IEA’s Net Zero Roadmap
If hearing powerful global figures recognise the importance and urgency of the climate challenge and pledging to do more is a critical step forward, so too is commitment from the IEA. The powerful energy body has historically been connected with the promotion of fossil fuels, but delighted climate change campaigners in May 2021 with the release of its path to achieving net zero by 2050.

This report represents the world’s first comprehensive study of how the energy transition can be accomplished and helps prioritise the required actions, as well as setting milestones to guide the ongoing journey. The IEA’s statement that there should be ‘no investment in new fossil fuel supply projects’9 was particularly impactful, as it threw its weight behind funding the further development of renewable energy supplies.

Investing for the energy transition
According to the IEA, total annual energy investment needs to reach $5 trillion by 2030 and this would add an extra 0.4% a year to global GDP growth10. Such significant spending underlines the view that the energy transition offers an exciting opportunity for investors. Not only does it represent a strong secular growth theme but it also appeals to those for whom sustainable outcomes matter.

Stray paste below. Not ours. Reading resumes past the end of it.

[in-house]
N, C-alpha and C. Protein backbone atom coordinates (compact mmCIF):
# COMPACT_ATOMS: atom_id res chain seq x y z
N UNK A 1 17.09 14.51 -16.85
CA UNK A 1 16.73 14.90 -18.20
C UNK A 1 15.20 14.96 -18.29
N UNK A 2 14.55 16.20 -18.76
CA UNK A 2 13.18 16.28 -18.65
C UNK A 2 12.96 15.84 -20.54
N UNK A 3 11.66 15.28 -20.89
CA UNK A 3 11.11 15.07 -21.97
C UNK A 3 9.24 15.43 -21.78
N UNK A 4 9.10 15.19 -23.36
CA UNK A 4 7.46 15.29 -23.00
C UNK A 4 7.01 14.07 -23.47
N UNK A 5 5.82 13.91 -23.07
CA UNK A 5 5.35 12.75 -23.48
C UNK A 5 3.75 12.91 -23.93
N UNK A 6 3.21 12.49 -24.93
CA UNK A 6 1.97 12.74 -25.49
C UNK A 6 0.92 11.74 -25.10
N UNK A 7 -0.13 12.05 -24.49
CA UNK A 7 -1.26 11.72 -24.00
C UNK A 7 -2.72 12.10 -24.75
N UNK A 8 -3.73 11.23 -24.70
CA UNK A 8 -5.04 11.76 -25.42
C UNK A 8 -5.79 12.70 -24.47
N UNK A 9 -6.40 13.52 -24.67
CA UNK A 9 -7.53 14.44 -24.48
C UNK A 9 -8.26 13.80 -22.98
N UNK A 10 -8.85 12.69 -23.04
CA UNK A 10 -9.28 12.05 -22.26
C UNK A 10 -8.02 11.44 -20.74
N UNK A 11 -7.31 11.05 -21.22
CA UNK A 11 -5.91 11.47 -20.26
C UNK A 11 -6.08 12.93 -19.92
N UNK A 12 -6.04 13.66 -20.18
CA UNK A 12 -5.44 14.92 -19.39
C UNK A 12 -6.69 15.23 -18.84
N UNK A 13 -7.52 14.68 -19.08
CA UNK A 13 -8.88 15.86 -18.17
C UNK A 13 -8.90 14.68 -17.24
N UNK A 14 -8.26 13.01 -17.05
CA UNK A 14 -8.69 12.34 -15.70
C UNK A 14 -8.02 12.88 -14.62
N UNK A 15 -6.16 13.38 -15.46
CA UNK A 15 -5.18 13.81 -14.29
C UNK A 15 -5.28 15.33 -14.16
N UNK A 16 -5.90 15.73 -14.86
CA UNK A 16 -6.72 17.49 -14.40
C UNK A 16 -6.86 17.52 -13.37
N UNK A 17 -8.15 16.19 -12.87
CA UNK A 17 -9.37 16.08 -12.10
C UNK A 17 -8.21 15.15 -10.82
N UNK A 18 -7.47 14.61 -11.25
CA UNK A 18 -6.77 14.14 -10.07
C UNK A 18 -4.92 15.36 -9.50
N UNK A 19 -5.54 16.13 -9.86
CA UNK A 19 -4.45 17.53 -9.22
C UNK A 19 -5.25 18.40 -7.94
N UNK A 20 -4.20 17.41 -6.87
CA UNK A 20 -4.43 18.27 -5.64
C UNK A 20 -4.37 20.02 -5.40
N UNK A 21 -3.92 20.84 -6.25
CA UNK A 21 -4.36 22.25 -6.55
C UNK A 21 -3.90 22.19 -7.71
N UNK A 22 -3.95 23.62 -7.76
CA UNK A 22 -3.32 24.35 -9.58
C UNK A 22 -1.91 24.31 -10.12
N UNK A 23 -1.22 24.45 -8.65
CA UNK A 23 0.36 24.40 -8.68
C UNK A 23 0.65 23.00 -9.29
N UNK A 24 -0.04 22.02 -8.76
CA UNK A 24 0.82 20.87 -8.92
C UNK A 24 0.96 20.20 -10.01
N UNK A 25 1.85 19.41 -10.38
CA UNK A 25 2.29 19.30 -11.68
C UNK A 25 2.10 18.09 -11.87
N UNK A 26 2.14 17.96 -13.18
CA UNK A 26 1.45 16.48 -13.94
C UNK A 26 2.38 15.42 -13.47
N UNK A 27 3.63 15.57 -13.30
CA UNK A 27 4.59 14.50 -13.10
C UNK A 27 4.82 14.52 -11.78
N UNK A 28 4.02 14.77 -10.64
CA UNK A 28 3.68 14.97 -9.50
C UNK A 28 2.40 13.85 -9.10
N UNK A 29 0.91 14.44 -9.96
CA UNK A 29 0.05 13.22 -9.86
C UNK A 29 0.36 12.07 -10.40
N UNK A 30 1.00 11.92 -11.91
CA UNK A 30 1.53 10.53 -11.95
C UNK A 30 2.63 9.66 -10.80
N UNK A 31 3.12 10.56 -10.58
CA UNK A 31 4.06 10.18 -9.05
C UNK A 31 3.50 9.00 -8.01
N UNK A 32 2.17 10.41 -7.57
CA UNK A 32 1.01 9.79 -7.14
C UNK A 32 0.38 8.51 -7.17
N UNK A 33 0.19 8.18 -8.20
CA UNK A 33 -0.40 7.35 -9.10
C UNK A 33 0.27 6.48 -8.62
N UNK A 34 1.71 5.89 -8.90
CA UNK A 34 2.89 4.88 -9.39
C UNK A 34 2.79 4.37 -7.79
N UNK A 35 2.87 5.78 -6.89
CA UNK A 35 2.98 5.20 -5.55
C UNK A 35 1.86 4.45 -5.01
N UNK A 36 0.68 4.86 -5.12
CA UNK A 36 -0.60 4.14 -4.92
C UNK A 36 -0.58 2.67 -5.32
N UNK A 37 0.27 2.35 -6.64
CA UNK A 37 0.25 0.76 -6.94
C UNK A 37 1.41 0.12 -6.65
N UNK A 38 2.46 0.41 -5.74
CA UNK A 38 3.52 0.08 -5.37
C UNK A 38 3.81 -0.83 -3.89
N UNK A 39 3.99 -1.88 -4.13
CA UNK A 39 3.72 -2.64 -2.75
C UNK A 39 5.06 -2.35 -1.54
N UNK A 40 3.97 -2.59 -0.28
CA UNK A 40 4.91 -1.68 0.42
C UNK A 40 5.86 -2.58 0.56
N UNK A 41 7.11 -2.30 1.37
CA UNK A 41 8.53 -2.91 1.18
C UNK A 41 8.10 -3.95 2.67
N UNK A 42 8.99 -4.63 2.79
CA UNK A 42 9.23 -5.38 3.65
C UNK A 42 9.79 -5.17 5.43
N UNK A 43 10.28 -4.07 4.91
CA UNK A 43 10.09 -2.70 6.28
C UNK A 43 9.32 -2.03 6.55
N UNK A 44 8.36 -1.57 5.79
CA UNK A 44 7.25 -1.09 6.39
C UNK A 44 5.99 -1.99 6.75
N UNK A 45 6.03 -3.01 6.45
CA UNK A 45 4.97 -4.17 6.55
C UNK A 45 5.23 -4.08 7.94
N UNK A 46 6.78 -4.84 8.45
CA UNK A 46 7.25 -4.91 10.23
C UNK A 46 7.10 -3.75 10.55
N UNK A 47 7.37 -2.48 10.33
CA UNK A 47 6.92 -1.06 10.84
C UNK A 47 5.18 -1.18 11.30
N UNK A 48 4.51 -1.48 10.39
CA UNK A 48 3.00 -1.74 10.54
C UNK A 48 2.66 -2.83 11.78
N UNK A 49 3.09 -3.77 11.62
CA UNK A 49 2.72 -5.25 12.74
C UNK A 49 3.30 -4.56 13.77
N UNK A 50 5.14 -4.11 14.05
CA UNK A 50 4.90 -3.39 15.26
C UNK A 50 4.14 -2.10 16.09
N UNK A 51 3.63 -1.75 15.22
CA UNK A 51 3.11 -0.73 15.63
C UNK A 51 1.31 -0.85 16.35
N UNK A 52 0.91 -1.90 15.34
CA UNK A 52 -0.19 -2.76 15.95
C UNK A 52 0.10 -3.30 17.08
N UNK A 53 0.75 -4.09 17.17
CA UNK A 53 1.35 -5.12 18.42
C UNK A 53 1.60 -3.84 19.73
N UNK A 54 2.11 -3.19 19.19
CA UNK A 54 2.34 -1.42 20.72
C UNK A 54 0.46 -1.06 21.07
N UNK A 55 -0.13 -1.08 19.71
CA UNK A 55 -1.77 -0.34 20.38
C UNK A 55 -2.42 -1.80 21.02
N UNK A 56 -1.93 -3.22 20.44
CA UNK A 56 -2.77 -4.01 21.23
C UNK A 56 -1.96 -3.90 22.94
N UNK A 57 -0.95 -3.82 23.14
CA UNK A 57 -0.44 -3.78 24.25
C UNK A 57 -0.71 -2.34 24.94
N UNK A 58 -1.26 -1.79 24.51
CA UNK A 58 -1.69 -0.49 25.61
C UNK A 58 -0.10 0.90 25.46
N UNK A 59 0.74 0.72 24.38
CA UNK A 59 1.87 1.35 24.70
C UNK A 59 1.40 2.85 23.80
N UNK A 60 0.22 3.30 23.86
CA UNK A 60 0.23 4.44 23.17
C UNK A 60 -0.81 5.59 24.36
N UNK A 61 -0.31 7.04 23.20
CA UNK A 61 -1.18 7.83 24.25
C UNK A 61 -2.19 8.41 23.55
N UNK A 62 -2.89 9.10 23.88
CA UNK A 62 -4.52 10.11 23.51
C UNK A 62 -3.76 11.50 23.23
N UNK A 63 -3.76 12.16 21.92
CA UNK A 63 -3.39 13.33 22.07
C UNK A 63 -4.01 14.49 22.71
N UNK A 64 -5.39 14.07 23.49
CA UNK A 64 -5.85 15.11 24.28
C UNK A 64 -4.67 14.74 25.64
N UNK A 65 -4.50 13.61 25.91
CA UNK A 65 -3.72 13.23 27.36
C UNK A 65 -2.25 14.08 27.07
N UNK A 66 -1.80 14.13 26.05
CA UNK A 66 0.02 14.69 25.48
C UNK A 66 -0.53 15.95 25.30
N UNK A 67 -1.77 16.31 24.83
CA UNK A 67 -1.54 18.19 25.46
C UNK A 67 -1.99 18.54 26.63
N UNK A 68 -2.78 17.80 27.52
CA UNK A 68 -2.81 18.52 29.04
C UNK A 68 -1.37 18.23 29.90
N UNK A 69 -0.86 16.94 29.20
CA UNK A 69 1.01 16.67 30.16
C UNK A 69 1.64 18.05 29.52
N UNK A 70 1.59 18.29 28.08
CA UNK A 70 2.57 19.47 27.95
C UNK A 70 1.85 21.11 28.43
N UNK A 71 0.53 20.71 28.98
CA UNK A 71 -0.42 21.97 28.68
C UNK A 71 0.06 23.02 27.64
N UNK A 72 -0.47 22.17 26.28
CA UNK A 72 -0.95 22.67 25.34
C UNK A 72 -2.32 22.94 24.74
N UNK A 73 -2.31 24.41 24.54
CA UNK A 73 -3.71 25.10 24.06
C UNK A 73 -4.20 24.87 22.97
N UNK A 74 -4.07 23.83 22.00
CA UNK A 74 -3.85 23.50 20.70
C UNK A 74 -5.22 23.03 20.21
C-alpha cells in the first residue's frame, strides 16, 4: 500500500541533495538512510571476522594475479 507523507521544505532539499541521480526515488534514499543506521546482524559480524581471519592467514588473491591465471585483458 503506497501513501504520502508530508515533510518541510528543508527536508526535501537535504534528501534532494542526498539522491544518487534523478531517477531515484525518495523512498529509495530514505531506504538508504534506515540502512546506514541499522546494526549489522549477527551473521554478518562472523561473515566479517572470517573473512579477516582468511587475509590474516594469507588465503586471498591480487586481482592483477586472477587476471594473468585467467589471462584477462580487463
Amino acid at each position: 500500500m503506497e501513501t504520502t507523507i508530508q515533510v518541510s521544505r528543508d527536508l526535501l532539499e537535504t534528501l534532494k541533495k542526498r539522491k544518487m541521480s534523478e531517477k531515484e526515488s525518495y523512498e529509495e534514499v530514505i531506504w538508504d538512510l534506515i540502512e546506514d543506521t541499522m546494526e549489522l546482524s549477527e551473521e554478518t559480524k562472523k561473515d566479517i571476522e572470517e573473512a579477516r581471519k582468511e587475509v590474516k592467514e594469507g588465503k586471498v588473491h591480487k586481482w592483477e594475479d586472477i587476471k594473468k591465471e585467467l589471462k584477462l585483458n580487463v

Investing for the energy transition

The energy transition opportunity is not just about clean energy. No one is expecting the use of fossil fuels to be switched off immediately and these remain an essential part of the energy mix. However, the onus will be on moving the world’s dependence away from fossil fuels towards more renewable and sustainable energy sources over time.

Opportunities will encompass innovations across smart grids, alternative transportation, electric vehicles, industrial energy efficiency, green buildings, LED lighting, hydrogen fuel cells, solar and wind, and many utilities and the energy transition should be seen as a very broad thematic opportunity.

Playing a part in a greener future
The search is on for greener solutions to power our planet and this may be one of the greatest investment opportunities of our lifetime. The investment community has an incredible chance to support companies trying to decarbonise and accelerate the much-needed energy transition. As well as the well-known incumbents, there will be small nimble, innovative companies aiming to make their name as part of this quickly evolving market. Any of these companies could become the superstars of tomorrow.

At BNP Paribas Asset Management we recognise the importance of being able to distinguish between short-lived fads and strong, progressive transformational trends. We focus on investigating and identifying what’s next for energy and renewables and their impact not only on the energy sector, but also on a wider range of sectors such as transportation and housing. We believe this involves a different set of questions. As it is only when you take an unbiased, open-minded and well researched approach to evaluating the impact and opportunities, can you make informed investment decisions.